Souvenir Shells and the Scars of Sarajevo
BY OLIVIA BURTON
Our walking tour of Sarajevo began on seemingly uninteresting street corner. Jusuf, our guide, herded us to the sidewalk and then knelt down in the road. “This is where Franz Ferdinand was shot,” he said. “Any questions?”
Besides the 1984 Olympics, Sarajevo is most famous for an assassination and a siege. Many tourists find themselves drawn to the lingering ghosts of Sarajevo’s dark past among faded buildings pockmarked by shell blasts and tattooed with graffiti.
“The next 15 minutes are the dark tourism part of the tour,” said Jusuf. We had circled around what is known as a Sarajevo Rose, a shell blast from the siege that has been filled with blood-red resin. Sarajevo Roses scar the roads and sidewalks throughout the city, marking the places where a shell blast or grenade killed one or more people.
Some components of dark tourism, including Sarajevo Roses, are monuments to the suffering that occurred during the longest siege in modern warfare. But as with other forms of tourism, commercialization of a city’s history and culture can lead to a loss of authenticity, misconceptions, and irreverence.
Walking through the Baščaršija market, I found a store selling pens, toy planes, and model tanks made out of empty shells picked up during the siege. “What are these?” I asked the shopkeeper. “Shells from the war,” she responded. “Who made them?” “Oh, I don’t know. Some artist?”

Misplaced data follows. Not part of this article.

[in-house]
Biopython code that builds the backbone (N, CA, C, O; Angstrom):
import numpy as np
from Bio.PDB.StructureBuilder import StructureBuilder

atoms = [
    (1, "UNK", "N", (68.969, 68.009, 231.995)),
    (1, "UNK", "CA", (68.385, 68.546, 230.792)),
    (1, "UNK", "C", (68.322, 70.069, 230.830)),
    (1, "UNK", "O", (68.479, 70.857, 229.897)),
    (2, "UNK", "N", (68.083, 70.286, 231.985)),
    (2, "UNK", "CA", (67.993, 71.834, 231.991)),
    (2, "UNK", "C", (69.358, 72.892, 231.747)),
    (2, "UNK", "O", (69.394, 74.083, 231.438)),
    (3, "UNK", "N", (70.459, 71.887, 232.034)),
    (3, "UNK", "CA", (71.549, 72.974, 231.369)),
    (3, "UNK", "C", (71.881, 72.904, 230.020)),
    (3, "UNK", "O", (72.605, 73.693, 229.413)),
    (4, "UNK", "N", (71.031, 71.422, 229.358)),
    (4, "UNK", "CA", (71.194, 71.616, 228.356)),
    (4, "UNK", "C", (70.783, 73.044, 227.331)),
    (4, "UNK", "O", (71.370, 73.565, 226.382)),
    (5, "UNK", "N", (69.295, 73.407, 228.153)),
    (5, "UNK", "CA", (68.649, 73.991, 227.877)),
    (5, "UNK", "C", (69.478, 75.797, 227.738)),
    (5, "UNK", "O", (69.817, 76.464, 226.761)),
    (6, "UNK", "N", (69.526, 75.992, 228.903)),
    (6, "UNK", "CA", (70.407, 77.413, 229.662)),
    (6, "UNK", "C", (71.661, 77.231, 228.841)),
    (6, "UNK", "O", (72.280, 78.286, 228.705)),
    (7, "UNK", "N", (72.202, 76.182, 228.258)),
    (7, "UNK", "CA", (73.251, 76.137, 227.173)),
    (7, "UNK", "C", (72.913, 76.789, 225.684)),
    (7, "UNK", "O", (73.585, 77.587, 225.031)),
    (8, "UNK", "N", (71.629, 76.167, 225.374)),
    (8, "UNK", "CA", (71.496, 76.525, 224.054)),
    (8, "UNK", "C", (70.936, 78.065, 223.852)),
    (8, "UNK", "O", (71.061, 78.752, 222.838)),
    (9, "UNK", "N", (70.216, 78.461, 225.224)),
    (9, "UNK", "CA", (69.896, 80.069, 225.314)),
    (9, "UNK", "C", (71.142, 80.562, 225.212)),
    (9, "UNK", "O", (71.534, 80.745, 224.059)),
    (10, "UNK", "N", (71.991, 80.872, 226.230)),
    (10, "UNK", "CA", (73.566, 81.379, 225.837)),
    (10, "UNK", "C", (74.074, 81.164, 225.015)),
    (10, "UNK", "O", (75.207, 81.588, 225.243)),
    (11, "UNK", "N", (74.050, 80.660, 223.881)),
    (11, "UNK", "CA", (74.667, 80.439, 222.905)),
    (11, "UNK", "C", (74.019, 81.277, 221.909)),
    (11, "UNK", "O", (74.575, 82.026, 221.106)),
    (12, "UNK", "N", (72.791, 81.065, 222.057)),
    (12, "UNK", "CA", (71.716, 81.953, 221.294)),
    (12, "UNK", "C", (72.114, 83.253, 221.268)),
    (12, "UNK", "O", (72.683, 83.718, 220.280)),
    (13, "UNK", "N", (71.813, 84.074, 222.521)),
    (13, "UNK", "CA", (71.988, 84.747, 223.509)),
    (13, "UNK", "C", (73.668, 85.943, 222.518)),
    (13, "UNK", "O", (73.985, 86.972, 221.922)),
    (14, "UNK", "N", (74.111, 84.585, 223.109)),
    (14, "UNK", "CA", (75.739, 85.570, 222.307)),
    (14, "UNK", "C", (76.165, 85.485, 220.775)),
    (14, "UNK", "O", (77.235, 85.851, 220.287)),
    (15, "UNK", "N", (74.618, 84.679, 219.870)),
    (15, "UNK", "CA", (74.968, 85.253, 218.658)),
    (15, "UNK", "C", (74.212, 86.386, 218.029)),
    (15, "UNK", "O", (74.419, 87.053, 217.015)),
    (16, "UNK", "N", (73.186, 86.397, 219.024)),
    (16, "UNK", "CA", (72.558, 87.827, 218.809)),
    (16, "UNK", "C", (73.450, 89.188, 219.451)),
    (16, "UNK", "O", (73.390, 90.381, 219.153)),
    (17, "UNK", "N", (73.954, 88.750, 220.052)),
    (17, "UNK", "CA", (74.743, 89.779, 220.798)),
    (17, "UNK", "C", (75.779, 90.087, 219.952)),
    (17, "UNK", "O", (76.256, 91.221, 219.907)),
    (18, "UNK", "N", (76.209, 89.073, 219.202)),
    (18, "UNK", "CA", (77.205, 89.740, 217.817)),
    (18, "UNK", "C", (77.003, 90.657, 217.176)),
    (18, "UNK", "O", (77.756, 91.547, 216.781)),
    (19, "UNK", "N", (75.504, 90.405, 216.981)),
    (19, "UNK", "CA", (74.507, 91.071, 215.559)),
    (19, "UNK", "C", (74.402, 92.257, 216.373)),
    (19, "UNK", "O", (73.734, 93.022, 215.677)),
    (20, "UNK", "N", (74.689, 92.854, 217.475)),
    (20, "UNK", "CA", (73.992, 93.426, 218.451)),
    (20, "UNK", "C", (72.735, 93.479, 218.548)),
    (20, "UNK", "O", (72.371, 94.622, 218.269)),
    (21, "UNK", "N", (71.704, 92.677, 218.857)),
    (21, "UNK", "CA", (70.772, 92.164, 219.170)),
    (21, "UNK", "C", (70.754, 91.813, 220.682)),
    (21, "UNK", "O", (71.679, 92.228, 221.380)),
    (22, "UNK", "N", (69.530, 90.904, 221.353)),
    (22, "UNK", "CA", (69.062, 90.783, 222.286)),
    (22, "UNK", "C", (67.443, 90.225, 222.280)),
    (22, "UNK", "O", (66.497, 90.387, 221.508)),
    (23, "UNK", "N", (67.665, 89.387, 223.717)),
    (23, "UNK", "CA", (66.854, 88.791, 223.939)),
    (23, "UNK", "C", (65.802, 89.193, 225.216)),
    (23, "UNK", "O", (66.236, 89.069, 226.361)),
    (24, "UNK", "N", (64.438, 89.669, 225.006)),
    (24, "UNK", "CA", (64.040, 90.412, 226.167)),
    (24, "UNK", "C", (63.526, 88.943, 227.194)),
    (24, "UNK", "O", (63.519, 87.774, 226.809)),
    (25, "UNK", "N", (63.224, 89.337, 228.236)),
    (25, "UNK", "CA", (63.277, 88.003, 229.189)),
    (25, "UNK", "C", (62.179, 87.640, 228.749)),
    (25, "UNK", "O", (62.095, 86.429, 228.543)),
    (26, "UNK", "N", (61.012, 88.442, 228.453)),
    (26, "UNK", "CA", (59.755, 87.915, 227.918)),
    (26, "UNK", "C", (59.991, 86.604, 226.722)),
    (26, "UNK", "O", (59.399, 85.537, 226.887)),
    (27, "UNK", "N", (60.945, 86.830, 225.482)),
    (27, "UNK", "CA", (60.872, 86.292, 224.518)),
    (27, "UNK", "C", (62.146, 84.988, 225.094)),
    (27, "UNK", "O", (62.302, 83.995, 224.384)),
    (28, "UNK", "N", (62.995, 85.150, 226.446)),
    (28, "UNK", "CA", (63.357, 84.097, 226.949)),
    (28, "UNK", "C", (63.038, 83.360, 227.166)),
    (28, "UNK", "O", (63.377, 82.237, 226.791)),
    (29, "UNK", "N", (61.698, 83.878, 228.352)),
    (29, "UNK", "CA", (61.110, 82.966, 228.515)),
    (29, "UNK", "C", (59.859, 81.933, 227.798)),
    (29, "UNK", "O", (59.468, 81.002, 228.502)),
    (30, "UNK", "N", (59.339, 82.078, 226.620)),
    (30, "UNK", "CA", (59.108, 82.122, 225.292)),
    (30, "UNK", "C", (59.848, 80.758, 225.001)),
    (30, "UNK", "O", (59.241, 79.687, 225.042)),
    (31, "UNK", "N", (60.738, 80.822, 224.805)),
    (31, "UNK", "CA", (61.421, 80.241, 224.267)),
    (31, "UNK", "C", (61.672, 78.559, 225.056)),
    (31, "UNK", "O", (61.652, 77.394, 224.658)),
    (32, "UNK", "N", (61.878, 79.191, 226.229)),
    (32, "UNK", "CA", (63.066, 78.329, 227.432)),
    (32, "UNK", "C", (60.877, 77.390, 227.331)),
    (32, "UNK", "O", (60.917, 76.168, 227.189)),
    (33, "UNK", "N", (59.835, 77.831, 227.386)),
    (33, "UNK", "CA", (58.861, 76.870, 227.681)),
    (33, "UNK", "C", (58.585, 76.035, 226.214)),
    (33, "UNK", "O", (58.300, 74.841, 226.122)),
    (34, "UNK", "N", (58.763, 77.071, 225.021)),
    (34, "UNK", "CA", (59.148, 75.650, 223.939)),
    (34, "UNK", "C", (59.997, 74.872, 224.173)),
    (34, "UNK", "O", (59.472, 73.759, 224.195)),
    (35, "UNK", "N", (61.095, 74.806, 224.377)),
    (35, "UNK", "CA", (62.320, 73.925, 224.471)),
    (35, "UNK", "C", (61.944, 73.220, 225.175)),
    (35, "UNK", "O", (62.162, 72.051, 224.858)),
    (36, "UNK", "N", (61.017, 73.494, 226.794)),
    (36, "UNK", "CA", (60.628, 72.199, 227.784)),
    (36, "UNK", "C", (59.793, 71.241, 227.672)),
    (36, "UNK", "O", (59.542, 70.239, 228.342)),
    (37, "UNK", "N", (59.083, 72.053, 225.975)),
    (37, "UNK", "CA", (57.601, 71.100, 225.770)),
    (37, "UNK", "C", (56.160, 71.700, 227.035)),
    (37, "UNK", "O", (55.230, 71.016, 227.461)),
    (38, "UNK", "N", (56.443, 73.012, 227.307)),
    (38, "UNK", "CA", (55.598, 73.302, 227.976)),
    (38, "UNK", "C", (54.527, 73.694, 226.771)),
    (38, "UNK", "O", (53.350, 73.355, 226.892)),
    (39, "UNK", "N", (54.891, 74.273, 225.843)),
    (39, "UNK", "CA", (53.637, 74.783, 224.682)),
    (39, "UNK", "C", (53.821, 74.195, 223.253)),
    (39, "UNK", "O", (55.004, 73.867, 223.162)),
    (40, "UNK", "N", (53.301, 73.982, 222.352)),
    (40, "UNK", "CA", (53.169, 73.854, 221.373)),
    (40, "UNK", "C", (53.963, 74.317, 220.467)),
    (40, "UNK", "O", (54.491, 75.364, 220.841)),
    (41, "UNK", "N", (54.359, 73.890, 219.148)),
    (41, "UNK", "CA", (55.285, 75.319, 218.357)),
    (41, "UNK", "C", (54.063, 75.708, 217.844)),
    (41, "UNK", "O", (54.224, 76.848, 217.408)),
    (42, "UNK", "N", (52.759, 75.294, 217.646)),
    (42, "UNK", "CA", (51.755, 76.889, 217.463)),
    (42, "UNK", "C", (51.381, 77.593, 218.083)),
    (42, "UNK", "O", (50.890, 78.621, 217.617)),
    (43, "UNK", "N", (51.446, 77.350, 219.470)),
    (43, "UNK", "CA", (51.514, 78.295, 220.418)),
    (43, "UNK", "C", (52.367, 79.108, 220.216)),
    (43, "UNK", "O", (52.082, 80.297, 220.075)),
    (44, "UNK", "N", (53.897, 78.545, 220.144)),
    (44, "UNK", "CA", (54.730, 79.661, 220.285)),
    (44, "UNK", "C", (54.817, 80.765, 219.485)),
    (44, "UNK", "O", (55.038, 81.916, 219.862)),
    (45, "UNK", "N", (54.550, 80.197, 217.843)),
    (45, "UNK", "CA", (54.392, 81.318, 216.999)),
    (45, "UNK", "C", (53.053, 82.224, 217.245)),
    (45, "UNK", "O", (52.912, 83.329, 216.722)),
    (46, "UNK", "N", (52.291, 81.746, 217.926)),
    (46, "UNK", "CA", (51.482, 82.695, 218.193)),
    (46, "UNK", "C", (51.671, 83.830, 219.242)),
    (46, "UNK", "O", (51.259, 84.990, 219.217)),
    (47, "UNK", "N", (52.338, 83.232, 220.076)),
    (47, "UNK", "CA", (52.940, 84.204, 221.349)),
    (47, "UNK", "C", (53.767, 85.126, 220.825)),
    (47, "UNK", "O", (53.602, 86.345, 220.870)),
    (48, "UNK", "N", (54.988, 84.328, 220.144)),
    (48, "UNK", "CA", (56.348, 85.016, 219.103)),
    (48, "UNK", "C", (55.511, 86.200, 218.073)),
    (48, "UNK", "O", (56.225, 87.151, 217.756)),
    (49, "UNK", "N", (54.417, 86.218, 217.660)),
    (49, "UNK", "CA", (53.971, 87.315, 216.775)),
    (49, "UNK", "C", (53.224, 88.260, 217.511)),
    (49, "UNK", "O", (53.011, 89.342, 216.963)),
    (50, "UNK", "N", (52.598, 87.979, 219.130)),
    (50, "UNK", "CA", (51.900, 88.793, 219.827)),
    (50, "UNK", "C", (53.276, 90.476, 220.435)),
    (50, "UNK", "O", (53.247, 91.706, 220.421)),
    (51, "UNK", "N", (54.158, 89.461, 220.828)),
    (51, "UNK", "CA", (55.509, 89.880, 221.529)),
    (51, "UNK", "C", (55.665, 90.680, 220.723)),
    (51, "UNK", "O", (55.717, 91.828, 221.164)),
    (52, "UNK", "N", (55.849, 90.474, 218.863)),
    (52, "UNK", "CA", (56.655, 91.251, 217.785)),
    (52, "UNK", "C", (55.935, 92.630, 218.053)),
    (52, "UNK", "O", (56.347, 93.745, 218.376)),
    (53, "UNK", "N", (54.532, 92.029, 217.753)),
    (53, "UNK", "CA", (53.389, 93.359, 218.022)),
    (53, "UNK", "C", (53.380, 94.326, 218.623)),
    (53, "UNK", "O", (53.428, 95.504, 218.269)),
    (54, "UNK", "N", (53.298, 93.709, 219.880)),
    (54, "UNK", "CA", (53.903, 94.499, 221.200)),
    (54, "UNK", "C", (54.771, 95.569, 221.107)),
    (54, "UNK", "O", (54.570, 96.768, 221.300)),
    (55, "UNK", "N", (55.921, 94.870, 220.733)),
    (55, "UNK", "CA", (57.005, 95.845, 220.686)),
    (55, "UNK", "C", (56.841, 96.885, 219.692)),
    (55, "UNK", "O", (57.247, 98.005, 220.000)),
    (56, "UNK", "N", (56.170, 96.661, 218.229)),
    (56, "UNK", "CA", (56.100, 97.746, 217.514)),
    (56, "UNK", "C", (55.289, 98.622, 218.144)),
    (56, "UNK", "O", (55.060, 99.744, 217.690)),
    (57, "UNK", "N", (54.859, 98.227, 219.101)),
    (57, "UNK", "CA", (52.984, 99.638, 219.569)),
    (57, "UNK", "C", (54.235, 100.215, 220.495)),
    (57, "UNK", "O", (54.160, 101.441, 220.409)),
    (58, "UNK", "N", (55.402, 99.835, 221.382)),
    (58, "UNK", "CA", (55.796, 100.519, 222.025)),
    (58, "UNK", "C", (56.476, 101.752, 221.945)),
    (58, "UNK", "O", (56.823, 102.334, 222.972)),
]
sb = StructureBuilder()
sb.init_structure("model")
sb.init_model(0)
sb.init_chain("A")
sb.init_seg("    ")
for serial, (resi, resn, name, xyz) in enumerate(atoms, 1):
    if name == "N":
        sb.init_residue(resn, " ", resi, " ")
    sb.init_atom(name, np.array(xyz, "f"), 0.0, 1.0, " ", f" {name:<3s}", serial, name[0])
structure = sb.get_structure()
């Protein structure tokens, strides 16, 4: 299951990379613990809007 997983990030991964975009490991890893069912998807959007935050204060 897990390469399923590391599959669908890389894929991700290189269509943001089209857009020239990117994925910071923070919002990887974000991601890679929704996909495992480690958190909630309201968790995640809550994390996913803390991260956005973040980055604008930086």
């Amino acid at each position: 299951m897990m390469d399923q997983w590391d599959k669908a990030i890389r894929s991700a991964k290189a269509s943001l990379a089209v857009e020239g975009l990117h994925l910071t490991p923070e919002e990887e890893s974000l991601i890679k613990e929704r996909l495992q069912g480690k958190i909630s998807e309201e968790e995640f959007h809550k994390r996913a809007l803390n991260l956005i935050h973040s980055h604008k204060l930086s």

Would it have been irreverent to buy one? The shopkeeper did not seem to be bothered by the weapons-turned-souvenirs, but I found it difficult to imagine buying one and displaying it on a bookshelf.
Dark tourism treads a fine line between education and over-commercialization. Sarajevo Roses serve as physical history and as memento mori, reminders of human mortality. Their name contrasts the beauty of a rose with the tragedies of a siege. Sarajevo Roses integrate the dark history of the city into its physical landscape, serving as constant reminders of the siege. But cheap souvenirs seem more like an attempt to capitalize on the memory of suffering.
When I asked Lejla Brčkalija of the Tourism Association of Bosnia and Herzegovina if dark tourism leads to misconceptions about Bosnia, she said that people tend to come with preconceived ideas about the dark history of the city and leave having seen a beautiful country with friendly people and amazing food.
She later told me that the tourism industry is a form of storytelling: “If you are going to make a brochure, you use the most beautiful pictures you have. It applies to stories as well.”
If tourism is a form of storytelling, then it requires the efforts of locals and visitors to tell and interpret the story. Both the Sarajevo Roses and the souvenir shells can be interpreted as beautiful, educational, morbid, macabre, respectful, or irreverent. They are simply different ways of telling the same story, and it is the job of visitors to read them.
Dark tourism is certainly controversial, but so are some of the most important stories.
Olivia Burton ’18 is in Morse College. Contact her at firstname.lastname@example.org.